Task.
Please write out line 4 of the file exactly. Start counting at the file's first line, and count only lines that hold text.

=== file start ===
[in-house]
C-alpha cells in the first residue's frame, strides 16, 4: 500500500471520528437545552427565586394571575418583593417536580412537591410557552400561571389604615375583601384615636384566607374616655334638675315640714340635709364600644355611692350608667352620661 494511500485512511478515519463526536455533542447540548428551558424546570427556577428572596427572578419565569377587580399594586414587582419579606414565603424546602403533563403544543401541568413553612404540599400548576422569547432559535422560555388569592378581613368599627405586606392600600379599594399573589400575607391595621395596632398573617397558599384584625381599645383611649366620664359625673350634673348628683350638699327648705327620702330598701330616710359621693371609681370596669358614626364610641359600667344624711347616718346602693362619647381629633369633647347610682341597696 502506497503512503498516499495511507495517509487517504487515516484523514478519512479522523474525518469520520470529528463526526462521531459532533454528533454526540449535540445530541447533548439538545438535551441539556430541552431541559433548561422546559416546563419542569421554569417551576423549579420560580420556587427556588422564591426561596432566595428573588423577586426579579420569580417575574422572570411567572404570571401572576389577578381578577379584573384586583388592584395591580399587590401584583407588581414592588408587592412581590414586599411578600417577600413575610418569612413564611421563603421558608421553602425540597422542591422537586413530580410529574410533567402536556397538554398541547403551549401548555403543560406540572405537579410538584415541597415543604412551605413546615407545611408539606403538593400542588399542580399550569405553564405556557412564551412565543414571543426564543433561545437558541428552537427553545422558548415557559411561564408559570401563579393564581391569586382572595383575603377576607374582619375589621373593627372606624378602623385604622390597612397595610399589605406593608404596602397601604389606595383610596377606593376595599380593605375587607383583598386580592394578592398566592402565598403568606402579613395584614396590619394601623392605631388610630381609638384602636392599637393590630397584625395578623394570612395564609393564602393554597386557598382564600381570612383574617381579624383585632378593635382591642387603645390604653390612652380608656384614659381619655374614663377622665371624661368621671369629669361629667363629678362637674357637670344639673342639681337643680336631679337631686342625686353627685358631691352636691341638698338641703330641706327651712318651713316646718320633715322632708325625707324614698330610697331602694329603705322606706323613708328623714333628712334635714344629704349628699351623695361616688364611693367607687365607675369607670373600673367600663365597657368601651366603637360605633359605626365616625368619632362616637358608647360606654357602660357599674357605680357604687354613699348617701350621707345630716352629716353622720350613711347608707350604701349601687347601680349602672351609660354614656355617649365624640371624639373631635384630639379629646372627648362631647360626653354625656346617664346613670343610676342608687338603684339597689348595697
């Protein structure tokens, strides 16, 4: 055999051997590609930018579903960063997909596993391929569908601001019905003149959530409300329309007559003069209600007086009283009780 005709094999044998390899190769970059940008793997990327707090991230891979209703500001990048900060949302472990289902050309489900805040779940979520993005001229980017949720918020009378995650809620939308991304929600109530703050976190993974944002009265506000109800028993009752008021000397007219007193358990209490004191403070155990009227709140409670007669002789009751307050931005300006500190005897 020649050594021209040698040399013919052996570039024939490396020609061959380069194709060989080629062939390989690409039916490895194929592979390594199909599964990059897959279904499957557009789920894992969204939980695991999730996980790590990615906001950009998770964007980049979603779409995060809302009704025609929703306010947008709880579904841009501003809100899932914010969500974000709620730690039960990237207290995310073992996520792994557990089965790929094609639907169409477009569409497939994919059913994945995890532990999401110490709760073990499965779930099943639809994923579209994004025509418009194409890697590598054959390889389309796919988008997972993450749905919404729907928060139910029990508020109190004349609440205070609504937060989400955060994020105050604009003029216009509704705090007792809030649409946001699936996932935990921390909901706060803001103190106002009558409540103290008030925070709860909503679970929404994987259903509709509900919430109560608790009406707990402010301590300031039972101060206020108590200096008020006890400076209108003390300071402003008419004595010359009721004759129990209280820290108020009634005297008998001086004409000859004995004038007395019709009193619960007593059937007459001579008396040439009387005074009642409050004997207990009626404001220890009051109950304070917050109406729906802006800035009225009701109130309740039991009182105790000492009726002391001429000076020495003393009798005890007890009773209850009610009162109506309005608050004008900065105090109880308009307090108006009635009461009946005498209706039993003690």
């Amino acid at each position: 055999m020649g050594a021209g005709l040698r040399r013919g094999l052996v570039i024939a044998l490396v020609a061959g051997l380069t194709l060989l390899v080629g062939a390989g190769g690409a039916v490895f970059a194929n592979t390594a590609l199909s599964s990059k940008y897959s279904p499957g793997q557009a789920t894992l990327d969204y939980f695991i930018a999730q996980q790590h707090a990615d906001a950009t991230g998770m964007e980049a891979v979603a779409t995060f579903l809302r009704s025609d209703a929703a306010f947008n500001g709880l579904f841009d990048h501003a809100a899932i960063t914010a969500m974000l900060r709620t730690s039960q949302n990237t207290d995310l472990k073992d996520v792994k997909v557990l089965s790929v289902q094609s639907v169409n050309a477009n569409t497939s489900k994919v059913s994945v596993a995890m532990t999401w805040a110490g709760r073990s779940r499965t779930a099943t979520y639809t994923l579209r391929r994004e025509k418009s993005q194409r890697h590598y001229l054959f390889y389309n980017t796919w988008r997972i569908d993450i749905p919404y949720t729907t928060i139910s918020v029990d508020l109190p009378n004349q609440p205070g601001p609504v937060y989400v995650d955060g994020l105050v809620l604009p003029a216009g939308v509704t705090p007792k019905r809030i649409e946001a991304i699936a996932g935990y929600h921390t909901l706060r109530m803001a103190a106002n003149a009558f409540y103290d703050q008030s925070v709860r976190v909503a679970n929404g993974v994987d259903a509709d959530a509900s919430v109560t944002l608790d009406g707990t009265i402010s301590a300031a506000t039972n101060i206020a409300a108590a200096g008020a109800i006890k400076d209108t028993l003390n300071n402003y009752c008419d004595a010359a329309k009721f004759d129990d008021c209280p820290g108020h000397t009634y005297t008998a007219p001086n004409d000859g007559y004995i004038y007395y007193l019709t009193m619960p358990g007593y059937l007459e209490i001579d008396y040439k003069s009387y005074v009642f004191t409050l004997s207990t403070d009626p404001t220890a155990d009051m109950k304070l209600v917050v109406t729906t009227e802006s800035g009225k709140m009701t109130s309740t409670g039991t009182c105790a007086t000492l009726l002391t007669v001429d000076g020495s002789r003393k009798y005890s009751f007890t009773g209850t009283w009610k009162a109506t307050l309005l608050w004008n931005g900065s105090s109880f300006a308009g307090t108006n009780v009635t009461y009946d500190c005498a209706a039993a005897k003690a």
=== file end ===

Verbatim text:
């Amino acid at each position: 055999m020649g050594a021209g005709l040698r040399r013919g094999l052996v570039i024939a044998l490396v020609a061959g051997l380069t194709l060989l390899v080629g062939a390989g190769g690409a039916v490895f970059a194929n592979t390594a590609l199909s599964s990059k940008y897959s279904p499957g793997q557009a789920t894992l990327d969204y939980f695991i930018a999730q996980q790590h707090a990615d906001a950009t991230g998770m964007e980049a891979v979603a779409t995060f579903l809302r009704s025609d209703a929703a306010f947008n500001g709880l579904f841009d990048h501003a809100a899932i960063t914010a969500m974000l900060r709620t730690s039960q949302n990237t207290d995310l472990k073992d996520v792994k997909v557990l089965s790929v289902q094609s639907v169409n050309a477009n569409t497939s489900k994919v059913s994945v596993a995890m532990t999401w805040a110490g709760r073990s779940r499965t779930a099943t979520y639809t994923l579209r391929r994004e025509k418009s993005q194409r890697h590598y001229l054959f390889y389309n980017t796919w988008r997972i569908d993450i749905p919404y949720t729907t928060i139910s918020v029990d508020l109190p009378n004349q609440p205070g601001p609504v937060y989400v995650d955060g994020l105050v809620l604009p003029a216009g939308v509704t705090p007792k019905r809030i649409e946001a991304i699936a996932g935990y929600h921390t909901l706060r109530m803001a103190a106002n003149a009558f409540y103290d703050q008030s925070v709860r976190v909503a679970n929404g993974v994987d259903a509709d959530a509900s919430v109560t944002l608790d009406g707990t009265i402010s301590a300031a506000t039972n101060i206020a409300a108590a200096g008020a109800i006890k400076d209108t028993l003390n300071n402003y009752c008419d004595a010359a329309k009721f004759d129990d008021c209280p820290g108020h000397t009634y005297t008998a007219p001086n004409d000859g007559y004995i004038y007395y007193l019709t009193m619960p358990g007593y059937l007459e209490i001579d008396y040439k003069s009387y005074v009642f004191t409050l004997s207990t403070d009626p404001t220890a155990d009051m109950k304070l209600v917050v109406t729906t009227e802006s800035g009225k709140m009701t109130s309740t409670g039991t009182c105790a007086t000492l009726l002391t007669v001429d000076g020495s002789r003393k009798y005890s009751f007890t009773g209850t009283w009610k009162a109506t307050l309005l608050w004008n931005g900065s105090s109880f300006a308009g307090t108006n009780v009635t009461y009946d500190c005498a209706a039993a005897k003690a």